July 28, 2021

From Mardi Gras to the Philippines: A Review of DHS Homeland Security Investigations


As it approaches 20 years since its creation, the Department of Homeland Security (DHS) is due for substantial updates in order to improve its ability to adapt to current and emerging threats and maximize its strengths through its combined components and capabilities. Originally created primarily to prevent against and respond to acts of international terrorism on U.S. soil, DHS now has day-to-day responsibilities and activities that are, in some key places, out of sync with that original organizing objective, as well as with the modern threat landscape. The original proposal to create the department recognized that threats would evolve over time and that the department would need to be flexible. As that proposal, issued by President George W. Bush in 2002, stated, “The changing nature of the threats facing America requires a new government structure to protect against invisible enemies that can strike with a wide variety of weapons.” DHS has evolved into an organization that has a mandate to protect against a wide array of threats including but not limited to terrorism, and also as a significant federal law enforcement agency. And while law enforcement can serve a role in protecting against threats to the country’s safety and health, it has limited utility in responding to the vast landscape of modern threats. As a result, a challenge for the Biden administration and Congress moving forward is ensuring that the department—with its vast resources, workforce, and capabilities—is appropriately managed and calibrated to focus on 21st-century homeland security threats. In addition, to the extent that the department continues to manage a robust set of law enforcement activities, it must ensure that such activities are conducted with adequate policy guidance and oversight.

In particular, policymakers and legislators should take the current opportunity of new departmental leadership and renewed congressional oversight interest to refocus the department’s work in a way that maximizes its homeland security impact while ensuring appropriate oversight of its law enforcement activities. DHS houses the federal government’s largest law enforcement capacity, with approximately 80,000 law enforcement officers spread throughout the department. As a result, the department’s secretary now has responsibilities comparable to those of the U.S. attorney general, ostensibly the nation’s chief law enforcement officer, for overseeing agencies and components conducting criminal investigations. Law enforcement personnel are scattered throughout DHS, including sizeable presence in Customs and Border Protection (CBP, which houses the U.S. Border Patrol), Immigration and Customs Enforcement (ICE), the Secret Service, and elsewhere. In terms of investigative scope of activities, chief among DHS’s law enforcement entities is Homeland Security Investigations (HSI). HSI has more than 10,000 employees (including 7,000 agents) and operates on a budget of approximately $2 billion, one-fourth of the ICE total budget and 4 percent of the overall DHS budget of approximately $52 billion.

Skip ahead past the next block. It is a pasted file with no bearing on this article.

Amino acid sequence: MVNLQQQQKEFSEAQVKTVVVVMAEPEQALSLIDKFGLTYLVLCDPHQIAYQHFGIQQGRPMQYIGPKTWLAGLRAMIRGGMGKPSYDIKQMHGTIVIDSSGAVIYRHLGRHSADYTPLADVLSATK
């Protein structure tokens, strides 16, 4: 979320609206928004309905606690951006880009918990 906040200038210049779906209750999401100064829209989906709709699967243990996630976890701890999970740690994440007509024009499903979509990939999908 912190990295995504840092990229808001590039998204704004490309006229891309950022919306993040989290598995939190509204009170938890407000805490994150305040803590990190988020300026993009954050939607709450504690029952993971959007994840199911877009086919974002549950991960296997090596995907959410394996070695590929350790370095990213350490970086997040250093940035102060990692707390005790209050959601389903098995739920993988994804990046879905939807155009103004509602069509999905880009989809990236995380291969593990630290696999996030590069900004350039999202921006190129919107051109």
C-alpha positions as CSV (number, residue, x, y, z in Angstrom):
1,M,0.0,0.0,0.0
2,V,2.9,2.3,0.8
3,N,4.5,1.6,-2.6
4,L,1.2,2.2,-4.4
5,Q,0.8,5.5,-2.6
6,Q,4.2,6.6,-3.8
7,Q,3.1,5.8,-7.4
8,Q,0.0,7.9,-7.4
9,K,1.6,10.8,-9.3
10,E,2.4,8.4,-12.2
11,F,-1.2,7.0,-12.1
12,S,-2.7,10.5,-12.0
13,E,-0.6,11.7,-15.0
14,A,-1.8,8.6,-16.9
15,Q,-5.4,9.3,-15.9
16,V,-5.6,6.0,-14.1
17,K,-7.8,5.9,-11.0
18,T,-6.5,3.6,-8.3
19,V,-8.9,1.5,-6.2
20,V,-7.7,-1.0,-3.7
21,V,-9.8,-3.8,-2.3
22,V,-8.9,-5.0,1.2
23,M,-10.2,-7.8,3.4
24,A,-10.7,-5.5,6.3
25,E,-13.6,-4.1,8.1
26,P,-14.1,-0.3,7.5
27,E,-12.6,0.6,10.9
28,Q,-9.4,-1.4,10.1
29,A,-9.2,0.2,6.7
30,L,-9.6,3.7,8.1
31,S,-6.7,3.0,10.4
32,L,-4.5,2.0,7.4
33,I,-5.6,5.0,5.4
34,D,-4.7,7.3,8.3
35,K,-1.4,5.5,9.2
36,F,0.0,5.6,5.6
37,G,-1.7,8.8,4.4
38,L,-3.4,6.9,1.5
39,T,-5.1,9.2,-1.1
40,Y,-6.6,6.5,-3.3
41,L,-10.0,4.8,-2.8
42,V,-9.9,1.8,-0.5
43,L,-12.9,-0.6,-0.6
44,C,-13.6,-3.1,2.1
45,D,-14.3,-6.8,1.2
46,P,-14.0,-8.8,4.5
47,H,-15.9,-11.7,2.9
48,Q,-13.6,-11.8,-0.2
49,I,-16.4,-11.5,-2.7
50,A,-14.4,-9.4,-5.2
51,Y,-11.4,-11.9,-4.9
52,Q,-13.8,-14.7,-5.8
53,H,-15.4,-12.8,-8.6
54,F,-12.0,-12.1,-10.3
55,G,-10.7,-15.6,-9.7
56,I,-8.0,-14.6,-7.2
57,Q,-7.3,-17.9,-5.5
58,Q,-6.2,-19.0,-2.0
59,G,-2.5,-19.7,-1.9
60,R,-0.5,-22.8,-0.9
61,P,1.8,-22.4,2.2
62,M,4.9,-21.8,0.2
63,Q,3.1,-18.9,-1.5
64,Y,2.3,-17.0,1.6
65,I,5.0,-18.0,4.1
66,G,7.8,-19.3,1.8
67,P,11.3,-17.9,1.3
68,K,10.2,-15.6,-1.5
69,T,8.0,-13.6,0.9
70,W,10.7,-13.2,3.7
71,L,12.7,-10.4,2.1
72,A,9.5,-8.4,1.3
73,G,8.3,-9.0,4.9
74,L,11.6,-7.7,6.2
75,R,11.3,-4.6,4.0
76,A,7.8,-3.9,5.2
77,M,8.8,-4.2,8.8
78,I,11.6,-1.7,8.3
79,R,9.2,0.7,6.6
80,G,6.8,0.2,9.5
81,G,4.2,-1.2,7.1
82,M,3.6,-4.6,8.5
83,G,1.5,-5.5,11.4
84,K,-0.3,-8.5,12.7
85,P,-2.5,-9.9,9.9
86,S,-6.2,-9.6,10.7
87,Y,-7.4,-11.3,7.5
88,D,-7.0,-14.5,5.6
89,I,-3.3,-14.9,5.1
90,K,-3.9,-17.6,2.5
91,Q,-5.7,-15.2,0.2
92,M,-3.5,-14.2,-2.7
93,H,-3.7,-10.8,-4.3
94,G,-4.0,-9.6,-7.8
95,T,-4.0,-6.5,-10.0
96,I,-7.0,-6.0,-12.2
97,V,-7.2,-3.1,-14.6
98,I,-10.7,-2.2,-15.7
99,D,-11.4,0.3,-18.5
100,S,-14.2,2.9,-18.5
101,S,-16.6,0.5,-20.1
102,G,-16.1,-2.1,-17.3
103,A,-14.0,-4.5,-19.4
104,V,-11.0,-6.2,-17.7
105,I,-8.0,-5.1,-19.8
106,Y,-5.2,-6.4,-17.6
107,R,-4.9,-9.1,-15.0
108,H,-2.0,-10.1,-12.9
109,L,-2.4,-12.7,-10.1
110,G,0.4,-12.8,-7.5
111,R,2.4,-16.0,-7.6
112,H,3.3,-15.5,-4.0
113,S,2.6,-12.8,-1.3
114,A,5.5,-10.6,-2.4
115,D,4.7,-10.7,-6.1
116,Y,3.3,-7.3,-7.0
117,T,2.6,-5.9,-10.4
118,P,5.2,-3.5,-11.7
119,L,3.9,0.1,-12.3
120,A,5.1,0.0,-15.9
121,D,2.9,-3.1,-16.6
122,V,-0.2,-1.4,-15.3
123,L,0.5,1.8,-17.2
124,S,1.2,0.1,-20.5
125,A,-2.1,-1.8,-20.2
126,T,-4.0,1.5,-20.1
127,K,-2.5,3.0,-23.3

As a result, a challenge for the Biden administration and Congress moving forward is ensuring that the department—with its vast resources, workforce, and capabilities—is appropriately managed and calibrated to focus on 21st-century homeland security threats.

HSI is a division of ICE and, according to the fiscal year (FY) 2022 congressional budget justification, is the “principal criminal investigative agency within” DHS. The other division in ICE is Enforcement and Removal Operations (ERO), which is primarily responsible for enforcing immigration laws and removing individuals not authorized to be inside the United States. HSI also has responsibilities to enforce immigration laws and is the complex investigative arm of ICE. HSI claims authority and capability to investigate nearly every significant federal crime, from cybercrime to sex trafficking, from intellectual property theft to drug trafficking. According to HSI public relations materials, if it involves “the illegal movement of people or goods,” then HSI investigates it. According to a former senior HSI special agent, HSI is “the most powerful law enforcement agency in the U.S.” A letter written by current and former HSI division chiefs in 2018 stated that the agency “arrests more criminal violators than any other federal investigative agency.” Whereas HSI has demonstrated expertise in transnational criminal investigations, it faces challenges in intergovernmental relationships due to its organizational placement within ICE, and it would benefit from a reinvigorated departmental leadership focus on investigative prioritization, oversight, and transparency.

Legal Authorities